I was re-reading the account of Joseph's life in Genesis several nights ago. I saw something there I had never taken note of before. I'll try, as best I can, to distill it down to the part you might find helpful.
The story of Joseph is a long one. It starts in Gen. 37. It jumps over chapter 38 and continues on from chapter 39 through 49. I'll do a quick review of the first part of his life and then concentrate on what happened in chapters 42-45.
As far as I'm aware, there are only two men (other than Christ, of course) in the Bible that do not have sins recorded against them in the record. Joseph and Daniel. The Scriptures don't call these men sinless, but no specific mention of a personal sin is recorded against them. The greatest patriarchs for Jews and Christians, Abraham and Moses, both had some significant personal failings. The Scriptures never shy away from presenting even the most noble of its characters as they were...real men with real sins. David, "a man after God's own heart", was guilty of adultery and murder. It wasn't those sins which made David God's man; it was his consistent faith and his ability to fully repent when he sinned. David never blame-shifted. He took his lumps without complaint and trusted in the mercy of God.
I set up this observation about Joseph not having any sins of his recorded against him because of what he did when he found his brothers in front of him after having been sold into slavery by them many years before. What he did in testing the depth of their repentance was no sin.
Some of his brothers had wanted to kill Joseph, but cooler heads prevailed that fateful day. They sold Joseph into slavery to be rid of him. Joseph was likely around 17 years of age when this happened. A mere youth. Then the brothers faked Joseph's death to their father. They killed a goat and smeared its blood onto Joseph's coat and presented it along with the sad tale of Joseph being torn limb from limb by a wild animal. It nearly crushed the life out of Jacob, their father. What precipitated this horrid event was the envy and hatred Joseph's brothers had nurtured against him for being the favored son of Jacob. A son born of Jacob's favored wife, Rachel. A wife who died in giving birth to her second son, Benjamin.
I recommend you read the events that followed Joseph being sold to slavery. His hardships. His unswerving integrity. His faithfulness to God and man. His optimistic and uncomplaining attitude despite the serial injustices foisted upon him by unscrupulous people. His brothers first, then Potiphar's wife. After many years and a long and undeserved imprisonment, everything turned around and Joseph found himself suddenly elevated to second in command in Egypt. Second only to the Pharaoh himself and entrusted with saving Egypt from the coming famine. A famine that God warned was coming in a dream to Pharaoh. This dream caused the series of events which brought Joseph and his God to Pharaoh's attention. The famine was promised to last for seven years after seven years of plenty. Joseph came up with the plan to save a portion of the increased abundance for the years of famine ahead. Pharaoh couldn't think of a better man to implement this plan than Joseph himself, "Can we find such a one as this, a man in whom is the Spirit of God?" Gen. 41:38. The famine was not confined to Egypt. All the surrounding nations were affected including Joseph's family in Canaan. Peoples from the surrounding areas streamed into Egypt for relief of their want.
Which brings us to the day that Joseph suddenly finds his brothers bowing in front of him and asking to buy wheat. "Joseph recognized his brothers, but they did not recognize him." Gen. 42:8. Joseph didn't reveal himself to them either. It would be months later and after some very close testing of their characters that Joseph finally showed himself to them.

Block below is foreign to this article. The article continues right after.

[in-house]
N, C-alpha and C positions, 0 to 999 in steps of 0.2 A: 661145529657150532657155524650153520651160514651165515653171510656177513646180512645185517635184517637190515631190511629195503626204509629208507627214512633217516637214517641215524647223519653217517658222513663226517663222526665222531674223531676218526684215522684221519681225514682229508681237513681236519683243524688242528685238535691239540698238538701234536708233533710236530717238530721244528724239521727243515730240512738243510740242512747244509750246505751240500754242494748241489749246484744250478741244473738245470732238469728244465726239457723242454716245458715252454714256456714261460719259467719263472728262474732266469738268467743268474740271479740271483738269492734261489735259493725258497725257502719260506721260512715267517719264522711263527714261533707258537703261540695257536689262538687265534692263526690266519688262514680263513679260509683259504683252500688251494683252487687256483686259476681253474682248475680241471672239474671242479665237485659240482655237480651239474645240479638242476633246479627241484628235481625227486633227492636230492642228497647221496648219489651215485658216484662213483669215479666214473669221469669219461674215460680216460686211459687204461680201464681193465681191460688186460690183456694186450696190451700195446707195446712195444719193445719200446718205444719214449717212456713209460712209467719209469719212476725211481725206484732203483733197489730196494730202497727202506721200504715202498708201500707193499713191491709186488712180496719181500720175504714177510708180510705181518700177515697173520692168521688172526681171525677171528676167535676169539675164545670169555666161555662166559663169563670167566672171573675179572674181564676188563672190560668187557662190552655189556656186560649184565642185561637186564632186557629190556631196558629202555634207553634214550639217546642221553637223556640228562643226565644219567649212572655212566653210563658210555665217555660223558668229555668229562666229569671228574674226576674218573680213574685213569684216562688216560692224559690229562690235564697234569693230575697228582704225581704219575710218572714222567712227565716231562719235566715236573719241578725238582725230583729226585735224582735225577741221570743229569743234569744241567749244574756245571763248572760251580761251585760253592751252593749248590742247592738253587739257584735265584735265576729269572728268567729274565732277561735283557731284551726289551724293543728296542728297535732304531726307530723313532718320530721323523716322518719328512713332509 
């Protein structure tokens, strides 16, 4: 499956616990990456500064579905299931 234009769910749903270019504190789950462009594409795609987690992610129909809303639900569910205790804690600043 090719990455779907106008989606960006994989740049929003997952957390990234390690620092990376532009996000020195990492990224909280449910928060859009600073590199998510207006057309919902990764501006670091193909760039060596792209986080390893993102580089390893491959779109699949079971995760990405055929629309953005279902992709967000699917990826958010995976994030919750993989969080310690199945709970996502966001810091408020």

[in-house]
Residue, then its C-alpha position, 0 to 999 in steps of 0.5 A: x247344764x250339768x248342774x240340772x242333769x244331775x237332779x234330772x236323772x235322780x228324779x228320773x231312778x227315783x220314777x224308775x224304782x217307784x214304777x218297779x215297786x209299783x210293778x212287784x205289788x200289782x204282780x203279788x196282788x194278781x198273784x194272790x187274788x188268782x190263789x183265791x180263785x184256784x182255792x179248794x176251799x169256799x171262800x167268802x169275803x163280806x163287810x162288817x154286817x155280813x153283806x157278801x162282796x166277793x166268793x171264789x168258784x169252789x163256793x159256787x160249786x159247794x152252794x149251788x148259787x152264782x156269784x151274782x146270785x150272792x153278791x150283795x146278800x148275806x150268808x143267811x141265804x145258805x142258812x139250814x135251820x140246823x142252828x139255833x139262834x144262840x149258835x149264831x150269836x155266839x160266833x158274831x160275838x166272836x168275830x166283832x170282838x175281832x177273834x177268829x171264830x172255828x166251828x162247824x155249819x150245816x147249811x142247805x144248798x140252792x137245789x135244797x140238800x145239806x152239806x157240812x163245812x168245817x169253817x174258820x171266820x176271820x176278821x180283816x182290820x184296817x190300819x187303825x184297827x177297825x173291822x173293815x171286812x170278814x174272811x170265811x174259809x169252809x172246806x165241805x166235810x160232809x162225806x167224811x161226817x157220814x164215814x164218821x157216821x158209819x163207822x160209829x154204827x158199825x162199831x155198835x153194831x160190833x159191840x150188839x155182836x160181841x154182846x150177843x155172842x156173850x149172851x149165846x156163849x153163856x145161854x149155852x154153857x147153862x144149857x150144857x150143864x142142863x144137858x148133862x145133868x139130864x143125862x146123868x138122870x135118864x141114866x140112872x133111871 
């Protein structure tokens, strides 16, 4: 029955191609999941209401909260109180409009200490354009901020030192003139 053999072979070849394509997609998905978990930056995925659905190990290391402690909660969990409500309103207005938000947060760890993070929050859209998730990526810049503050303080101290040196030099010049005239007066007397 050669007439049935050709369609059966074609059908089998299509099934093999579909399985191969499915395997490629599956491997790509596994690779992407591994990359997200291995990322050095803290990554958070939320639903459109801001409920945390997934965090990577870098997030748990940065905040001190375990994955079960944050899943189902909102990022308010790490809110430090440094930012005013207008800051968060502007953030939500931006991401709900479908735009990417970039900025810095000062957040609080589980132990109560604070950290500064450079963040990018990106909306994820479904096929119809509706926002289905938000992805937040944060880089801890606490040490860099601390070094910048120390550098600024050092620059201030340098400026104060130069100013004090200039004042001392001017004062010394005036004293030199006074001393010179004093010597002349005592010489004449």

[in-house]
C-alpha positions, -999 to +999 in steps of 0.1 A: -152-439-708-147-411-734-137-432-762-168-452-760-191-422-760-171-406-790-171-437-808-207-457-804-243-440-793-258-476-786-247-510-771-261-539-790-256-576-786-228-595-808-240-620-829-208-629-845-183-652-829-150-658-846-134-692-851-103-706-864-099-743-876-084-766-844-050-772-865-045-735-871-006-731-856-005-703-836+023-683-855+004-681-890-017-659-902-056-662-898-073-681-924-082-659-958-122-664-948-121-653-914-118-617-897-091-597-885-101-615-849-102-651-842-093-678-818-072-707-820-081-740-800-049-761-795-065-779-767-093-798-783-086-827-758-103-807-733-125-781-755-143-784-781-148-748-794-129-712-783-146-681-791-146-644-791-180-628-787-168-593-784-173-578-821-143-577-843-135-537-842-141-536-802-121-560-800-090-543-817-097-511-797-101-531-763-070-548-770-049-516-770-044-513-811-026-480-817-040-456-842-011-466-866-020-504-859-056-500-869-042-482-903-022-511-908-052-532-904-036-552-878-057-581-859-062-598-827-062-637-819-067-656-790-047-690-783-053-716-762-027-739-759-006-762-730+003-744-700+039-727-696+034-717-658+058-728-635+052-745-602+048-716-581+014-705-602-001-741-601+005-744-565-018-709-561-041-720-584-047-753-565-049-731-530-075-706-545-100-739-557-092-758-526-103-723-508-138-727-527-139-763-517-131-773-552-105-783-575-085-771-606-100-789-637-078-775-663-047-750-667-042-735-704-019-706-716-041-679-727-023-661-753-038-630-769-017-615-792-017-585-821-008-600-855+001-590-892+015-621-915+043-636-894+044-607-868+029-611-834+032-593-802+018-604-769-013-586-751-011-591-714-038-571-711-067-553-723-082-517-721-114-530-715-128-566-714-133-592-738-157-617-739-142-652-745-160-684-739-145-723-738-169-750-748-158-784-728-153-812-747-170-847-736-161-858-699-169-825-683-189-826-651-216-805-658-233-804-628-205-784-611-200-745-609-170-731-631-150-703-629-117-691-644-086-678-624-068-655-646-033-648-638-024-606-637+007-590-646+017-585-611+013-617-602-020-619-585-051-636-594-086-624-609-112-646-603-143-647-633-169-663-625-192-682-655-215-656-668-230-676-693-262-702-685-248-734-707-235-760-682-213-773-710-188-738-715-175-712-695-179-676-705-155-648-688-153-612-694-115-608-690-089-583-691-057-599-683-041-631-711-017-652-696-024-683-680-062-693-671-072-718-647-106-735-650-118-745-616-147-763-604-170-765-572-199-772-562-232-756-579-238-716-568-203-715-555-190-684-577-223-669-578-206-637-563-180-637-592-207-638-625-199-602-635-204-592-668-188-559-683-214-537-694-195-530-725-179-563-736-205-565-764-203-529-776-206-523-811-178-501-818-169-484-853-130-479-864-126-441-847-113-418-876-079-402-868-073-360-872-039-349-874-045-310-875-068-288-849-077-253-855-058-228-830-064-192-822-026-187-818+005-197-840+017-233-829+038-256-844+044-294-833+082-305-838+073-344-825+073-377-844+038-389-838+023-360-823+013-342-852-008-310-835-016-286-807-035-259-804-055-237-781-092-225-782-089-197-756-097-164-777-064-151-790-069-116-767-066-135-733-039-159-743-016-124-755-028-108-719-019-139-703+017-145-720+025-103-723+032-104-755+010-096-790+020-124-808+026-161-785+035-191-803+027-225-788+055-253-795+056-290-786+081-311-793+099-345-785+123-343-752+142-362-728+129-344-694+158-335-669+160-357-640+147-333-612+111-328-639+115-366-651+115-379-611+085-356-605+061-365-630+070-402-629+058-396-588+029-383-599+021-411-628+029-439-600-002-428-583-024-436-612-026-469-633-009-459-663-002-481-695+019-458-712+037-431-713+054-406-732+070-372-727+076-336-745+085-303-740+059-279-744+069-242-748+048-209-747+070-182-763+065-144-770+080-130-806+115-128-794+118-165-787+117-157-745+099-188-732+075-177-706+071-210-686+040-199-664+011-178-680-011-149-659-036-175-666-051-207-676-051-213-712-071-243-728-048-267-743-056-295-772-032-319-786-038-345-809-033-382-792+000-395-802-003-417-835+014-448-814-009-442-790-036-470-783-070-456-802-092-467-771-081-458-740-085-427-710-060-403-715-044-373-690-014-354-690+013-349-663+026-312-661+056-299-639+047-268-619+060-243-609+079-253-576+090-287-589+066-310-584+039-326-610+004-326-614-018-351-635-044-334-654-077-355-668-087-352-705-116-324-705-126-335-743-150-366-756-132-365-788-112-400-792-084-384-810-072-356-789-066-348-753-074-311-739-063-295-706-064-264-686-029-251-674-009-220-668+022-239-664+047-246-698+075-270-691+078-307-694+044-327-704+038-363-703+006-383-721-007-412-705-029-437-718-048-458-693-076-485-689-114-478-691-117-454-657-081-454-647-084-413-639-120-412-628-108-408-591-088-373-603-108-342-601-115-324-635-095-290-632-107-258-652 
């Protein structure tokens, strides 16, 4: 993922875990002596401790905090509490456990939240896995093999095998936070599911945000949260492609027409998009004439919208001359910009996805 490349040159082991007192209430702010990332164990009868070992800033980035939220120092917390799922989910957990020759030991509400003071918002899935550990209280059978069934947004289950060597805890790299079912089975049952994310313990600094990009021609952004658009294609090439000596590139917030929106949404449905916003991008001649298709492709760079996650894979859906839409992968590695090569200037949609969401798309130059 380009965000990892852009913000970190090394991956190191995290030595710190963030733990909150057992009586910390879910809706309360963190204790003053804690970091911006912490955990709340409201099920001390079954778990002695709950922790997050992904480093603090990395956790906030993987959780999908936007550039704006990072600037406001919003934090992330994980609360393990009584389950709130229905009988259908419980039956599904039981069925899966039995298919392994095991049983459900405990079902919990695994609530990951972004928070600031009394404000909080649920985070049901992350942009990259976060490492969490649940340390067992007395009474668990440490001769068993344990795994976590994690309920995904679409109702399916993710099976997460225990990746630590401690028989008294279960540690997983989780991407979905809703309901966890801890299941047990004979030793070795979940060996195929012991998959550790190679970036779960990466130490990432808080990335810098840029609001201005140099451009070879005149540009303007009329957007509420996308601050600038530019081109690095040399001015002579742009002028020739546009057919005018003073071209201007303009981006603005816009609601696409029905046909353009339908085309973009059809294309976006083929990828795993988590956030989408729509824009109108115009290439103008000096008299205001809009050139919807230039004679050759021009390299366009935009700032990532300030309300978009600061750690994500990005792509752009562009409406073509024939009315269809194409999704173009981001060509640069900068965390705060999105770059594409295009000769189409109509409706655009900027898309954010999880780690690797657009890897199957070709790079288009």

What interested me in this part of the story was how seriously and almost brutally Joseph tested his brothers to see if they had changed. He was in a particularly unique position to test their characters without their knowledge...and test he did. Each test went deeper and more painfully into truth of who those men now were. Joseph had a younger brother from the same mother, Benjamin. Benjamin was not among the other brothers as they importuned the governor of Egypt to sell them food. Benjamin was Jacob's favorite after the "death" of Joseph. How would Joseph's brothers behave toward the favored youngest son of Jacob? Were they just as jealous and cruel to Benjamin as they had been to Joseph? That question had to be settled to Joseph's mind before he decided whether or not to reveal himself to them.
The first trial Joseph presented them was his insistence that they were spies. They had already revealed that there was another brother who didn't come with them. Joseph knew it was Benjamin. He then demanded that they clear his accusation against them (of being spies) by leaving one of their number behind in his prison and bring back to him the other brother they spoke of. No compliance, no more wheat, and their lives were forfeit. Joseph selected Simeon to stay in prison. Simeon was the instigator of the crimes against Joseph those many years earlier. The test of character begins.
The brothers are thrown into instant distress. They speak among themselves unaware that this "Egyptian" could understand them since he had only spoken to them through an interpreter. Their consciences were smiting them and they immediately tell each other that their present distress was the result of their sin against Joseph. "Then they said to one another, 'We are truly guilty concerning our brother, for we saw the anguish of his soul when he pleaded with us, and we would not hear; therefore this distress has come upon us'." Gen. 42:21.
Joseph was moved by their words. He removed himself from the room and wept. He didn't swerve from the necessity to test the depth of their repentance despite how he was moved by their words. These words revealed their awareness of their guilt and how they were blaming their present dire straights on their sin against Joseph. It was indicative of possible repentance, but Joseph needed much more proof. When he had pulled himself together, he took Simeon and put him in prison.
What follows is a series of more tests of their characters which cut closer and deeper each time. Joseph takes them back over the very same ground of years earlier to see what was in their hearts. I will not go into it here because the story is long and detailed. Read it for yourself today.